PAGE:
Finally in this connection, it should be noted that all of the hue and cry about busing, shown and reflected in the evidence, defeats salient purposes of many of those opposed to busing who say they fear a "white" flight from San Francisco. *1321 By feeding unwarranted fears about busing, those opposing desegregation invite a white flight even before children and parents have had a reasonable opportunity to see for themselves how busing works in actual practice. The testimony in this case makes it clear that in those communities in which busing has been employed, it has worked well. There was no evidence to the contrary.

 
Chronology of This Case

To provide a convenient chronology of this proceeding and ready reference to prior orders of the Court, the following may be noted.

1. Plaintiffs' suit was filed on June 24, 1969.

2. On August 25, 1970, after the submission of extensive written and oral testimony, all parties (including intervenors) submitted the case for the final decision.

3. The prior orders of this Court relating to the merits of the case were the following:

 
A. Order Setting Aside Submission, dated September 22, 1970.
 
B. Memorandum And Order Requiring The Parties To File Plans For School Desegregation, dated April 28, 1971, copy attached hereto as Appendix A.
 
C. Supplementary Findings Of Fact And Conclusions of Law, dated June 2, 1971. Copy attached hereto as Appendix B
 
D. Order Re Hearing On Plans, dated June 22, 1971.
 
Concerning the Final Judgment and Decree

It will be noted that the Court's Judgment and Decree, in effect, approves both the Horseshoe Plan submitted by the defendants and the Freedom Plan submitted by the plaintiffs. It is left to the choice of the school authorities to implement either one. Since the school authorities themselves submitted Horseshoe, it is anticipated that they will elect to carry out that plan. Even so, there is utility in the approval of the Freedom Plan. If the school authorities find that, after sufficient actual operating experience, the zones established under Horseshoe do not sufficiently eradicate racial imbalance or are excessively vulnerable to creation of serious imbalance by demographic change, they can turn to the ready-made Freedom Plan with its provision for zones more closely in line with the racial balance of the total elementary school population.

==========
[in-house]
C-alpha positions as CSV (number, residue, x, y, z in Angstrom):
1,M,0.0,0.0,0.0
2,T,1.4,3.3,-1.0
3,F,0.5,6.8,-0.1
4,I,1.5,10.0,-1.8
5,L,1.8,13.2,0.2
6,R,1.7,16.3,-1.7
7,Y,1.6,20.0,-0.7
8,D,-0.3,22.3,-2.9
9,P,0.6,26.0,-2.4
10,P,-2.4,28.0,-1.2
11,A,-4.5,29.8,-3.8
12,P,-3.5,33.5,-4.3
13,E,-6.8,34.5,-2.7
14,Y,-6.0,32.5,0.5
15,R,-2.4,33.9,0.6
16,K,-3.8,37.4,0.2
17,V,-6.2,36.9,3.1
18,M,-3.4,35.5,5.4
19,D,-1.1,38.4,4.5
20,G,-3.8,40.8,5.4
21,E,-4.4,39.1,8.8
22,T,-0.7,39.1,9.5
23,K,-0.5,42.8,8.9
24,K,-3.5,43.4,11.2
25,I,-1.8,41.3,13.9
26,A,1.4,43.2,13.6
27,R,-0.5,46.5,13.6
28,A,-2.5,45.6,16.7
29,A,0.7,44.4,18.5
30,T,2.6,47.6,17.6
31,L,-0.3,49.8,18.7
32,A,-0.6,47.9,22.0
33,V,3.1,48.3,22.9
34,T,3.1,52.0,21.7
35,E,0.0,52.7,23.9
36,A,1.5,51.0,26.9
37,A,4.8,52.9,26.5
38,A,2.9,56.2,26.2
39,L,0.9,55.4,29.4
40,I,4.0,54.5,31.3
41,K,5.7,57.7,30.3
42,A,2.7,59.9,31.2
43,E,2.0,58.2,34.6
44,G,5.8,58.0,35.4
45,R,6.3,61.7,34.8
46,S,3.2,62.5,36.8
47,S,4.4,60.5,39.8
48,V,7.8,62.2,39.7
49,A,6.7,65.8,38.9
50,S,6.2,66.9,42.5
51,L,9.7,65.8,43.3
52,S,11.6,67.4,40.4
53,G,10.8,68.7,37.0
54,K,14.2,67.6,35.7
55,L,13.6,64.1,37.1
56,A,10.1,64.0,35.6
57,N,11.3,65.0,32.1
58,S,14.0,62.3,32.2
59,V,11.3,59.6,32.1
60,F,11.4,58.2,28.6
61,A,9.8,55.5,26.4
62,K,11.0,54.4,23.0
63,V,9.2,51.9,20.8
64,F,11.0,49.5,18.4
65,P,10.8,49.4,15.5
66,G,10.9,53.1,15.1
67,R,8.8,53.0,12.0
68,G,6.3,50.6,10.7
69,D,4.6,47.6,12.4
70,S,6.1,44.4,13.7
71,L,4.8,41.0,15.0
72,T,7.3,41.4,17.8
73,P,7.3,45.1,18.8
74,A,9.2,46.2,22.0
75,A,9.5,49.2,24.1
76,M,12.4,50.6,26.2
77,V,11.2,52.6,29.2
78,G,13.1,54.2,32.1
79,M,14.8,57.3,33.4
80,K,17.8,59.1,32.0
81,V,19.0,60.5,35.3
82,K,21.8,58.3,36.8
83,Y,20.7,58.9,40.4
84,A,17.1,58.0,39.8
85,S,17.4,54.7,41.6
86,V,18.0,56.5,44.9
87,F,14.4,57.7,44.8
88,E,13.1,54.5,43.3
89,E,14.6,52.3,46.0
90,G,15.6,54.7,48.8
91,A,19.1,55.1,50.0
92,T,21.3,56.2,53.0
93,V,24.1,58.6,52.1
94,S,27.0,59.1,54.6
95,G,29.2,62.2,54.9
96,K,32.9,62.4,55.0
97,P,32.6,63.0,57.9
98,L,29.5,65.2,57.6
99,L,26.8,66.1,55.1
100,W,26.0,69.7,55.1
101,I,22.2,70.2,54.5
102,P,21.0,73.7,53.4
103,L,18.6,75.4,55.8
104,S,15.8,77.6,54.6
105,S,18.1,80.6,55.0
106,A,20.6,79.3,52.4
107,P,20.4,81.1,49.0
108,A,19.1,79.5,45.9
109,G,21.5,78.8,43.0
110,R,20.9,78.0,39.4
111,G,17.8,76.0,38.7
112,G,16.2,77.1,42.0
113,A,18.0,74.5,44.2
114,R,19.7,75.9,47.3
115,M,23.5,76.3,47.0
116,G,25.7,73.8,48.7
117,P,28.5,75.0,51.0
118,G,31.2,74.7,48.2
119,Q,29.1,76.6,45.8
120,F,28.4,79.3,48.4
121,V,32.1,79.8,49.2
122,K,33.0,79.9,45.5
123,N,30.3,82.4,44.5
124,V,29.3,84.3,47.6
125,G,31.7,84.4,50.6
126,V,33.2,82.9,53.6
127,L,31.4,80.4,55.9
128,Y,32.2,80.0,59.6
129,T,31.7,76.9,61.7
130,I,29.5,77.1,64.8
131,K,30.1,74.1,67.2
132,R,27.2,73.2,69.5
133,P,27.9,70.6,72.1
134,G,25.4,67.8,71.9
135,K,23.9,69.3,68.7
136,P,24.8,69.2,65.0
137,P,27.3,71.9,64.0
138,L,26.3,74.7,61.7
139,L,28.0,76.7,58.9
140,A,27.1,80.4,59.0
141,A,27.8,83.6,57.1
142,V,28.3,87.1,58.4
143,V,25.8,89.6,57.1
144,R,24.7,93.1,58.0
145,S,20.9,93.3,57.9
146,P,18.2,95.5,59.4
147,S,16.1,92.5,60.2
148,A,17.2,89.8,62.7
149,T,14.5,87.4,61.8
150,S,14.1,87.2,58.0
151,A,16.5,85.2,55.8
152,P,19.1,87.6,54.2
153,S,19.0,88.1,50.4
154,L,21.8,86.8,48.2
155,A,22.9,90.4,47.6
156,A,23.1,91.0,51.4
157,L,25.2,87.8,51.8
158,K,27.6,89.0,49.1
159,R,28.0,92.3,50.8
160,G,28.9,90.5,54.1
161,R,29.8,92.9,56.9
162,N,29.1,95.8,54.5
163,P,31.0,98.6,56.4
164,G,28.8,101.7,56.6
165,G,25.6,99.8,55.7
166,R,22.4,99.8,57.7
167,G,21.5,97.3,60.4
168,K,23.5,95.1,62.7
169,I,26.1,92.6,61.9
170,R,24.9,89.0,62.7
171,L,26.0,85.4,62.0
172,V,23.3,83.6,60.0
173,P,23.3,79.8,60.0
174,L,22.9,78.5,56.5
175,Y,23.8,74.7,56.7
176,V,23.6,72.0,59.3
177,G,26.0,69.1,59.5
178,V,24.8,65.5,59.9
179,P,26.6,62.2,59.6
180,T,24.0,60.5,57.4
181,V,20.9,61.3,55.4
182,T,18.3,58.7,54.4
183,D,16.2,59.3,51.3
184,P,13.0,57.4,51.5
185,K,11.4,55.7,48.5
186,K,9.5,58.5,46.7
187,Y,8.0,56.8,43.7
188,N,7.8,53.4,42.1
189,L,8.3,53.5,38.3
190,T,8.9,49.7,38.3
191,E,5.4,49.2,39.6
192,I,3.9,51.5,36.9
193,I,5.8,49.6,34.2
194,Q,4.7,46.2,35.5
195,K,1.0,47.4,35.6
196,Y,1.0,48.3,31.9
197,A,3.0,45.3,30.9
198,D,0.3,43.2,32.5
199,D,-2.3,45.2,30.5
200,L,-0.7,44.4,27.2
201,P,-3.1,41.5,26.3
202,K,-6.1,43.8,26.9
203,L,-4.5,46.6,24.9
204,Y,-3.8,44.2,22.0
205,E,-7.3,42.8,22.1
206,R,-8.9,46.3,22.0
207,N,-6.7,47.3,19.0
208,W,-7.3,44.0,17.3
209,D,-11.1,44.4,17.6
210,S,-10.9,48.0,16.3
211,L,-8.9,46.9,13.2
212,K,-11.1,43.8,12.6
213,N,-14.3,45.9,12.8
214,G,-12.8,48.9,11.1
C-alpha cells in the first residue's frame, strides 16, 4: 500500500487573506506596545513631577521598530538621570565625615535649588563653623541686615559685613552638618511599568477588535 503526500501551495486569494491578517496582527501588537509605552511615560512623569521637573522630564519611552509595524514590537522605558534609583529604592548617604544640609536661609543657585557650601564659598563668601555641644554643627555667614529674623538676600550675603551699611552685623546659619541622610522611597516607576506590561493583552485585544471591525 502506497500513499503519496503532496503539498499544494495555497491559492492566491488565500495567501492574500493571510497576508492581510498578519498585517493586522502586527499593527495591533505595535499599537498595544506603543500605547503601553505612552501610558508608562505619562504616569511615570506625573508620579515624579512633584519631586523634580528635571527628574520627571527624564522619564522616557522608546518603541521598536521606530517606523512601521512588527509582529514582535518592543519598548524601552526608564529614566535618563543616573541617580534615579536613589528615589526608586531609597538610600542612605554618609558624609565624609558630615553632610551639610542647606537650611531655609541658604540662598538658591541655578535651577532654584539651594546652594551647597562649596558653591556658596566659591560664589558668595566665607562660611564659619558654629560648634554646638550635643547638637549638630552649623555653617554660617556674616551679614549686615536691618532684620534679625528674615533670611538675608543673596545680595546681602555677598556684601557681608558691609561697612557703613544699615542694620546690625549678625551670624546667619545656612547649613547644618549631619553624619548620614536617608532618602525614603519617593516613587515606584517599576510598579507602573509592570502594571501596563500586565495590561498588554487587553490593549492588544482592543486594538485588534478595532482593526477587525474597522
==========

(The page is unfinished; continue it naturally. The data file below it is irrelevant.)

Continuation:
There are a number of reasons why the Court has not limited its approval to the Freedom Plan alone even though it does provide for closer racial balance.

While evidence of community sentiment or public feelings, however accurate, cannot be the measure of compliance with the law, if both plans do qualify under the law and both do it is hardly ill-advised to permit implementation of that which the competent school authorities themselves have brought forward after extensive public hearings.

The full educational benefits of desegregation will not be had by the mere meeting of arithmetical percentages on racial balance. If desegregation is to provide maximum benefit, it is essential to have the good willed, open minded and genuine cooperation of school administrators, teachers, other school personnel, parents and the community at large. Therefore, while the Court cannot relax legal requirements in the interest of satisfying an actual or assumed preponderance of community opinion, it may appropriately give reasonable weight to such a factor in considering two very different plans, both of which satisfy the legal requirements.